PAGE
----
At the moment, next summer seems like an eternity away. To the untrained eye, it’s as if progress on the set is moving slower than a junk in quicksand. Yao’s dunked the same way six times now. Make that seven. Because of a fear of shadows, gawkers are scurried out of the camera’s way, into a tunnel to watch the filming on little TVs. Several members of Reebok’s PR team are huddled around the sets. There’s plenty of cookies and Popeye’s chicken. Yao dunks it again. This time the light hits his custom, dragon-inspired Reeboks just right. Bam! They call that “The Shoe Shot.”

Yao approaches the chair he’s become so used to during the shoot. A security guard who’s been on Ming most of the day begins talking with him. Somehow military combat, one of Yao’s favorite subjects, comes up. Yao’s not wrapped in the carnage; he just appreciates the historical aspects of it all. “I enjoy listening to stories,” clarifies Ming. “Maybe you don’t lead a whole country, but you can learn something. Don’t say I like war. I like war stories.”

You can’t blame anyone for wanting to converse with Yao. He’s that much of a likeable young man. Though he occasionally stumbles with his English, for the most part Yao gets the language, is attentive and is even quite humorous.

“How much longer do you need me?” the big fella asks the director. It’s well after 5 p.m. That wasn’t meant to be funny.

The Rockets played Phoenix the night before the taping. Yao went four for 17 with 12 points and six boards in the 10-point home loss. Again, not funny. As Steve Nash said afterward, “He’s got an obvious size advantage on us, so we try to use some quickness to make it difficult for him.”

Still, like a team leader, Yao accepts blame whenever he has a poor showing: “I want to cut down turnovers. That’s been very frustrating my last two years. My turnover rate is going straight up like the elevators.”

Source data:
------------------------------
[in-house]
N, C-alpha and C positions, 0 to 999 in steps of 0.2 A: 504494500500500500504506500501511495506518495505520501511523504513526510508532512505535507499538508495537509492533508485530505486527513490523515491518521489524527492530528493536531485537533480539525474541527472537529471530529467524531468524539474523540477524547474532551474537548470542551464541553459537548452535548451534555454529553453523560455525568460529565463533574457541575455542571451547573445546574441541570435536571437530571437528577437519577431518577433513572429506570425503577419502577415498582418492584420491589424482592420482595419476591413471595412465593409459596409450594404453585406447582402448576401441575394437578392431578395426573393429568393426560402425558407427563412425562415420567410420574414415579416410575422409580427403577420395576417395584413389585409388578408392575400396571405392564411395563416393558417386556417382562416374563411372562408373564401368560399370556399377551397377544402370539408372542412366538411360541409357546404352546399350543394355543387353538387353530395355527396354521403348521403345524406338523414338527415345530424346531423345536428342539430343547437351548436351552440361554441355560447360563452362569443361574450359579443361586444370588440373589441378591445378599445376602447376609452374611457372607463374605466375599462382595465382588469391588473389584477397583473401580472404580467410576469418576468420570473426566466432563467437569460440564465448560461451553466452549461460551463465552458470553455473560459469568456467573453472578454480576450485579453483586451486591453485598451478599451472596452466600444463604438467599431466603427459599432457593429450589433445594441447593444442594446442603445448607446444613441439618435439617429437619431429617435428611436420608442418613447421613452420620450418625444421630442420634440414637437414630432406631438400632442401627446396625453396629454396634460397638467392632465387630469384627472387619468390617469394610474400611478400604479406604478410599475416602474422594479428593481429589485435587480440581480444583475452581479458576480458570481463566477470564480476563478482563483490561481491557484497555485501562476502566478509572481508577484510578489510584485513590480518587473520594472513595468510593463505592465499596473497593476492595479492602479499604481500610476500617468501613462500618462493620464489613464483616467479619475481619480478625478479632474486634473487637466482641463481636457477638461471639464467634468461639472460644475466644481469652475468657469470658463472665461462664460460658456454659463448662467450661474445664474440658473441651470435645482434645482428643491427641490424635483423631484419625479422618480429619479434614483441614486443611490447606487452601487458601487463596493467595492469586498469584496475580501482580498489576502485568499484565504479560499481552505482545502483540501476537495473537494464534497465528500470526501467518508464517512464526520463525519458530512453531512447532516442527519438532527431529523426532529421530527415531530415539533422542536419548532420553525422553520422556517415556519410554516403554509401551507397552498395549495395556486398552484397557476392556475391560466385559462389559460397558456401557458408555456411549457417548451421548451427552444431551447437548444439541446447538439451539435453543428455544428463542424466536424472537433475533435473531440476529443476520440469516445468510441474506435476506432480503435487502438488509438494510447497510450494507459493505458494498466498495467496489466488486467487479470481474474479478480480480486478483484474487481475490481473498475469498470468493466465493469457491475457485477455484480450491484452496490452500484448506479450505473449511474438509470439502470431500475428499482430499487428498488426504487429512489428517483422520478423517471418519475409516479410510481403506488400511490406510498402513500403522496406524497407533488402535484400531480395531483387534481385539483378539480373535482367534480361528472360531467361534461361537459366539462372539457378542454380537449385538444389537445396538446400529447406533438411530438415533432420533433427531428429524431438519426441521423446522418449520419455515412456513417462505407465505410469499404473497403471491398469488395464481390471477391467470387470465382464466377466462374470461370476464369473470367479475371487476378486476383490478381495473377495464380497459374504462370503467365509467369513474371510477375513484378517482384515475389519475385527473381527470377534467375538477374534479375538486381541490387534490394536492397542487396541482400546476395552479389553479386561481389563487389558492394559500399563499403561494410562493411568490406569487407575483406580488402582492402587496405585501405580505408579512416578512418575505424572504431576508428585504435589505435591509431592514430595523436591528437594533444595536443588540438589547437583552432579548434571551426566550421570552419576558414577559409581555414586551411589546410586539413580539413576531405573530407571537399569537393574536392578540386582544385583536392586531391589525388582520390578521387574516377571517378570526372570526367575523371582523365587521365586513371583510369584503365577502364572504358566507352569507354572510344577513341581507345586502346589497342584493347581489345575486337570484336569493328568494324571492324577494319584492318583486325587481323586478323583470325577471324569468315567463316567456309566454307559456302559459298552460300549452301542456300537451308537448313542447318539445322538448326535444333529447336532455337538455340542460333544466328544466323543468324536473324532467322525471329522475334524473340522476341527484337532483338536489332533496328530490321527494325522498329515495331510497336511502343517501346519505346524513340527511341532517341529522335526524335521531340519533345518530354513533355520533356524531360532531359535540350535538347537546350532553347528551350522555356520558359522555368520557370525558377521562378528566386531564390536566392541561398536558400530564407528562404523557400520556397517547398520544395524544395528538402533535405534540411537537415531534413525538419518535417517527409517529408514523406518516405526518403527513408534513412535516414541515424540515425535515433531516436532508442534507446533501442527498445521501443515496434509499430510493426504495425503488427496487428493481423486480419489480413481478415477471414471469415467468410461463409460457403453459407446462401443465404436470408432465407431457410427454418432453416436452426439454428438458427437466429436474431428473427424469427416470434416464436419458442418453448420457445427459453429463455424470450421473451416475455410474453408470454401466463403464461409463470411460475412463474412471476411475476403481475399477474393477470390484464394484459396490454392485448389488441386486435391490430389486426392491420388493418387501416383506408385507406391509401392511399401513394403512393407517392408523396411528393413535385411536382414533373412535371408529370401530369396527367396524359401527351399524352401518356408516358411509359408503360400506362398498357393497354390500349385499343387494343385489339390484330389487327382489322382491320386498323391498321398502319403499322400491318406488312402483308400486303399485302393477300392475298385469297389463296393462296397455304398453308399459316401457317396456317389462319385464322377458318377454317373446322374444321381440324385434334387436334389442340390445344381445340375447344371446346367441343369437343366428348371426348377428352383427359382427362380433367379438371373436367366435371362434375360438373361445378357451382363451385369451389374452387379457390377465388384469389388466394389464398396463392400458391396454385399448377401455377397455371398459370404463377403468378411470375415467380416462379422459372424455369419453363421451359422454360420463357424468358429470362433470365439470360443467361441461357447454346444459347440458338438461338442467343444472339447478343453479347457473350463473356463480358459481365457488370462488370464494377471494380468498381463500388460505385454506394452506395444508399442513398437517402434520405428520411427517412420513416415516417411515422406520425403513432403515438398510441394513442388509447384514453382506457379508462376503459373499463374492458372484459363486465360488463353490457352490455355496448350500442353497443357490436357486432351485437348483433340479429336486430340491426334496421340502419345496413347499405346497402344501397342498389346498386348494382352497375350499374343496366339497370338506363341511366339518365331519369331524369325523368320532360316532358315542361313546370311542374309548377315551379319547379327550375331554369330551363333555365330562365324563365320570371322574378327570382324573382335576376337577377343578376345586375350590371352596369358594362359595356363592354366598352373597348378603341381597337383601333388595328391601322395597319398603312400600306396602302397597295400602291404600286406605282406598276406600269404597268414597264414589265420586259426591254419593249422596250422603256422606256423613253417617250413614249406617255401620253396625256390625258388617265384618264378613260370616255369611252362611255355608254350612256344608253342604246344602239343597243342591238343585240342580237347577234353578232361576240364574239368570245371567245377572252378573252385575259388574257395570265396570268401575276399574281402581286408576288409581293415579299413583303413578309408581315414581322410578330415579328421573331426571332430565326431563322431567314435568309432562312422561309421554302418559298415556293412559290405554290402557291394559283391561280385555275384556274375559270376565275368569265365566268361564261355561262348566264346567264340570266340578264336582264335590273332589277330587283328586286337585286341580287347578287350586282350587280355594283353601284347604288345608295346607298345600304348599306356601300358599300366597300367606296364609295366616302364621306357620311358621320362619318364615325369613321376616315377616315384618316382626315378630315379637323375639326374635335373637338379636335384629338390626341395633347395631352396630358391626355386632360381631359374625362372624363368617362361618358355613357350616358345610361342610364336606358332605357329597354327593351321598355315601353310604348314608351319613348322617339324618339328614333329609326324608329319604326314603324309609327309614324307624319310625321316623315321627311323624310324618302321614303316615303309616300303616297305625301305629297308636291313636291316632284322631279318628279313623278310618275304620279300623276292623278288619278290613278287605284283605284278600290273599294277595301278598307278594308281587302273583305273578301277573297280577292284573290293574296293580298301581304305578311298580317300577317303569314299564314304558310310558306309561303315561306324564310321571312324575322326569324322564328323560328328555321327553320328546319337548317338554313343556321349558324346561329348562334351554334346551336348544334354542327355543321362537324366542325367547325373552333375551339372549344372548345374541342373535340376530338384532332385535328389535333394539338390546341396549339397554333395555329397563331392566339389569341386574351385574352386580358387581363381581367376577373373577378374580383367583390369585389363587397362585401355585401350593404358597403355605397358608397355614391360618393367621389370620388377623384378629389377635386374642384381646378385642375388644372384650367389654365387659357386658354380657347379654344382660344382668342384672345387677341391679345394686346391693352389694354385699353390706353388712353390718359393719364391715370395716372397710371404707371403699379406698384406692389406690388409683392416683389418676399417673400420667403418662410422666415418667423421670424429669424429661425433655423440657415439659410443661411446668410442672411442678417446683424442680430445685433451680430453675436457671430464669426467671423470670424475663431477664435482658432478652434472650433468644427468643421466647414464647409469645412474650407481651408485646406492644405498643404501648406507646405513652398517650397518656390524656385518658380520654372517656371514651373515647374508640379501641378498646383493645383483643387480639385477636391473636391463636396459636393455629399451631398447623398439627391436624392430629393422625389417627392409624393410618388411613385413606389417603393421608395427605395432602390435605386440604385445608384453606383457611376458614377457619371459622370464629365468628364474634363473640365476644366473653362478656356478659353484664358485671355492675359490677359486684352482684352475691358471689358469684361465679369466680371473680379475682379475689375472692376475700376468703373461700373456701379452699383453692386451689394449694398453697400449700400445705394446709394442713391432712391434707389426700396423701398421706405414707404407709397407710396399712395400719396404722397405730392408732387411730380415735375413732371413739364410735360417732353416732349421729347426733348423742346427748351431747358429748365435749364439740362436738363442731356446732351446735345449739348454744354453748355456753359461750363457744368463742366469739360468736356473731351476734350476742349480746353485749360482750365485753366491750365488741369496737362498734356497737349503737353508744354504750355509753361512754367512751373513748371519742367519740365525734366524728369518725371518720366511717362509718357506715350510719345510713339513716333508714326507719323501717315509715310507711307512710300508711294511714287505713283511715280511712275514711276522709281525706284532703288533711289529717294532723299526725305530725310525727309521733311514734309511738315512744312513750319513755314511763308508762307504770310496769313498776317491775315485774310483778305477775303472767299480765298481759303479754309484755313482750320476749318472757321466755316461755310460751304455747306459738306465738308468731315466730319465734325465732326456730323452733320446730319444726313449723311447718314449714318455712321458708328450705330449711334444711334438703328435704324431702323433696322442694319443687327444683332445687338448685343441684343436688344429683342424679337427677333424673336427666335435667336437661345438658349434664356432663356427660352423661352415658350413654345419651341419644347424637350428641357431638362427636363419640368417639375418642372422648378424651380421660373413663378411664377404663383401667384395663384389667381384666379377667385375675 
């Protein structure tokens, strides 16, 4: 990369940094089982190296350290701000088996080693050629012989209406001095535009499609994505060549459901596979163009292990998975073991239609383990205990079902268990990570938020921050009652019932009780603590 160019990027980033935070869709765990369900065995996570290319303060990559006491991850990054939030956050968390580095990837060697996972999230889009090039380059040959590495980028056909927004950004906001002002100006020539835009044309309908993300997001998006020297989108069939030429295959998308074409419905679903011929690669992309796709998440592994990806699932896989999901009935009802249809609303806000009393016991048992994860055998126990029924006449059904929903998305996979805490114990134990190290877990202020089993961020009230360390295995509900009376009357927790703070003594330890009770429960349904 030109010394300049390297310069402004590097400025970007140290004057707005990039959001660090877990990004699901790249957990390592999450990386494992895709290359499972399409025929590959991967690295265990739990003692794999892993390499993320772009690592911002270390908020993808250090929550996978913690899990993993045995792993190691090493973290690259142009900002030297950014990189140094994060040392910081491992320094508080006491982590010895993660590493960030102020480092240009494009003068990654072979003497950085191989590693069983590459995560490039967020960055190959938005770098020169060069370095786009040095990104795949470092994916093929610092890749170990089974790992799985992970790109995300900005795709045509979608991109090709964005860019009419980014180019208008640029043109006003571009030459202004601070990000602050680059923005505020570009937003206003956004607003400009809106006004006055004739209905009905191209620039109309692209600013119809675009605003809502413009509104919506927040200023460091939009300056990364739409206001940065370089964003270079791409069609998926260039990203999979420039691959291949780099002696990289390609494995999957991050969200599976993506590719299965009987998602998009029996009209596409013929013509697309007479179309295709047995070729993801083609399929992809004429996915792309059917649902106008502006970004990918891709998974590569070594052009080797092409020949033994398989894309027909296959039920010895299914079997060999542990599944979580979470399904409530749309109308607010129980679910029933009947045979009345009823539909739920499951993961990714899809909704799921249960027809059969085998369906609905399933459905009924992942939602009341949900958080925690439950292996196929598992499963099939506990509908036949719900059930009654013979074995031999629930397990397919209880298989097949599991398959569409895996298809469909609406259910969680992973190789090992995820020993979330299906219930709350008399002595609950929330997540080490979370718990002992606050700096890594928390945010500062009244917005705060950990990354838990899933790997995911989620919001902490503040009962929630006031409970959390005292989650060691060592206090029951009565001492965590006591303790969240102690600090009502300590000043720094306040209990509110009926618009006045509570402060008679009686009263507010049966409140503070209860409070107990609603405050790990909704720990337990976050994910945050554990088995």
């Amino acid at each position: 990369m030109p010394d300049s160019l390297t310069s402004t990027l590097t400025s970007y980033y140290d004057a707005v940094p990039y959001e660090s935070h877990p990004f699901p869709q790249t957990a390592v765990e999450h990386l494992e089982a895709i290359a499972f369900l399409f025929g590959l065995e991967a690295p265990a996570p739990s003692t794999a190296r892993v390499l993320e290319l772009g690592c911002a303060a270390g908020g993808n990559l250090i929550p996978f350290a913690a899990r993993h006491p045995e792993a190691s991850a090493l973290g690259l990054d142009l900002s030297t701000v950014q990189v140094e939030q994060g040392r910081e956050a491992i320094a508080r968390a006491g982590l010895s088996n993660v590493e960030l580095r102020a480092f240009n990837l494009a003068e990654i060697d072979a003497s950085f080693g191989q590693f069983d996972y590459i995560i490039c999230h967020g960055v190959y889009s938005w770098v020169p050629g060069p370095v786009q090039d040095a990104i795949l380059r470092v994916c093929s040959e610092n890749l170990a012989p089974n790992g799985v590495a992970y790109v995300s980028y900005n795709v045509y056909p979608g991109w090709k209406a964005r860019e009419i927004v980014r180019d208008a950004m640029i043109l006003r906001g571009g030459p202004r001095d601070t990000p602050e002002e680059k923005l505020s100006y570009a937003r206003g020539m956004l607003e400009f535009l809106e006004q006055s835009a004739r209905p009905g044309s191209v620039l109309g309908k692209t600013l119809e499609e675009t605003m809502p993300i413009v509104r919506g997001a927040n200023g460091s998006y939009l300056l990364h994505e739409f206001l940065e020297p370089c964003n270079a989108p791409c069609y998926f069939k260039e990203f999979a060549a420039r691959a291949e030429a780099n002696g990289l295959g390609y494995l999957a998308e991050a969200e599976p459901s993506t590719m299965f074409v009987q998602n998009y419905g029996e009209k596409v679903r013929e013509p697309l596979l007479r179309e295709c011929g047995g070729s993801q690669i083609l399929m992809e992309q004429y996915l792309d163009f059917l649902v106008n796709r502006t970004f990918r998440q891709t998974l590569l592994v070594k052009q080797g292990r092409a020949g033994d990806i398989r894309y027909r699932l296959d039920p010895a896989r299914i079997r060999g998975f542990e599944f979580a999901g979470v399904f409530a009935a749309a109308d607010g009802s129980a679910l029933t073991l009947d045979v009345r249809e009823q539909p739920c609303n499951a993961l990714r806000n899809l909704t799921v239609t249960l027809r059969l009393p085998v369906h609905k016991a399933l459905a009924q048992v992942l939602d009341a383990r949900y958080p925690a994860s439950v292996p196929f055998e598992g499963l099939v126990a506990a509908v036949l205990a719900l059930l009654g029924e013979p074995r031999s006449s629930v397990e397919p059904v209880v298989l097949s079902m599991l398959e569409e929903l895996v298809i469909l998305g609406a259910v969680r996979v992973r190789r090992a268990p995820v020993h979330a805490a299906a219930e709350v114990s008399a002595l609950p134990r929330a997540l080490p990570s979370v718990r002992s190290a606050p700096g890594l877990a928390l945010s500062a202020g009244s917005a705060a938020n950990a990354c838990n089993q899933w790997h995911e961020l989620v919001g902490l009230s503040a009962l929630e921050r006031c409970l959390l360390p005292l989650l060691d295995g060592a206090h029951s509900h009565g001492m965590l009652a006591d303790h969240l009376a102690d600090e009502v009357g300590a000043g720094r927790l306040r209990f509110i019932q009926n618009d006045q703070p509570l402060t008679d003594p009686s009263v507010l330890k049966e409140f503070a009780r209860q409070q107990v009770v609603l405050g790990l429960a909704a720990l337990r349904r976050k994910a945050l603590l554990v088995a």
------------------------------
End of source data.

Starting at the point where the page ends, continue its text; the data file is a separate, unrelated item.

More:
Of course, his other numbers are steadily increasing, too. Five years ago Yao Ming appeared nothing more than a 7-6, 300-pound prop. Now he’s sculpted his body (son’s a lot more muscular than you’d think) and game into a nice, well-rounded package that seems destined for greatness. And understand, the opposition is taking notice. “We wanted to frustrate him,” Suns center Amare Stoudemire said after the game. “We wanted to make sure we were all on the same page and tight defensively.”

Yao adds, “When you play at a [certain] level, you’re going to be double-teamed and triple-teamed as soon as you catch the ball. They’re coming, just like we do to another team. We will not let Tim Duncan or Kevin Garnett catch the ball and leave our teammate to guard on him. When I see them coming, I know my next move is to find an open teammate and move the ball out.”

Incidentally, when the Suns and Rockets teams met again 11 days later, Yao would go for 31 and 13 in a win.

If the five-time NBA All-Star keeps surrounding himself with the right supporting cast, he’ll only get better. Former Houston Rocket legend Hakeem Olajuwon is already in the circle. “I had two workouts with him,” Yao recalls. “He told me, ‘You’re the biggest man on the court. You have to dominate.’ He sent me a very strong message.”

New Rockets coach Rick Adelman is another. “He’s really good for listening to players and what they want,” says Yao of his third NBA coach. “He didn’t just move 100 percent of what he did in Sacramento to the Houston Rockets. During the training camp, he let us play for free and he learned who could do what.”

Yao’s wife of about six months, Ye Li, is still another. Though relatively private about his personal life, Ming doesn’t flinch in telling that marriage is “a big step for me—even though I stayed with my wife for seven years already. When I drive in the middle of the night, I know to slow down a little bit. It’s not big changes. Small changes. Hey, you’re a married man now. You need to slow down, calm down a little bit.”

Ye Li won’t have to worry about Yao getting home tonight. After the commercial shoot mercifully comes to a end for the day, Yao does a wardrobe change and exits for his limo. During the ride home, the free-spirited giant chimes on everything from KG leaving the conference (“That’s not just good for us. That’s good for all the West”) to swimming (“I tried out for the water polo team”) to critiquing the summer hit Transformers (“Bumblebee is a Beetle, not a Chevrolet!”).

The car finally pulls up to Yao’s house in a swank Houston neighborhood. Dude’s front entrance is humongous. He rings the bell. The driver is set to exit the driveway, but nobody comes to the door. Dang, this wasn’t in the script. Everyone waits another minute. Suddenly, the door opens and Yao Ming waves the limo off. It’s a good thing the director isn’t around—he most definitely would have asked for another take on that one.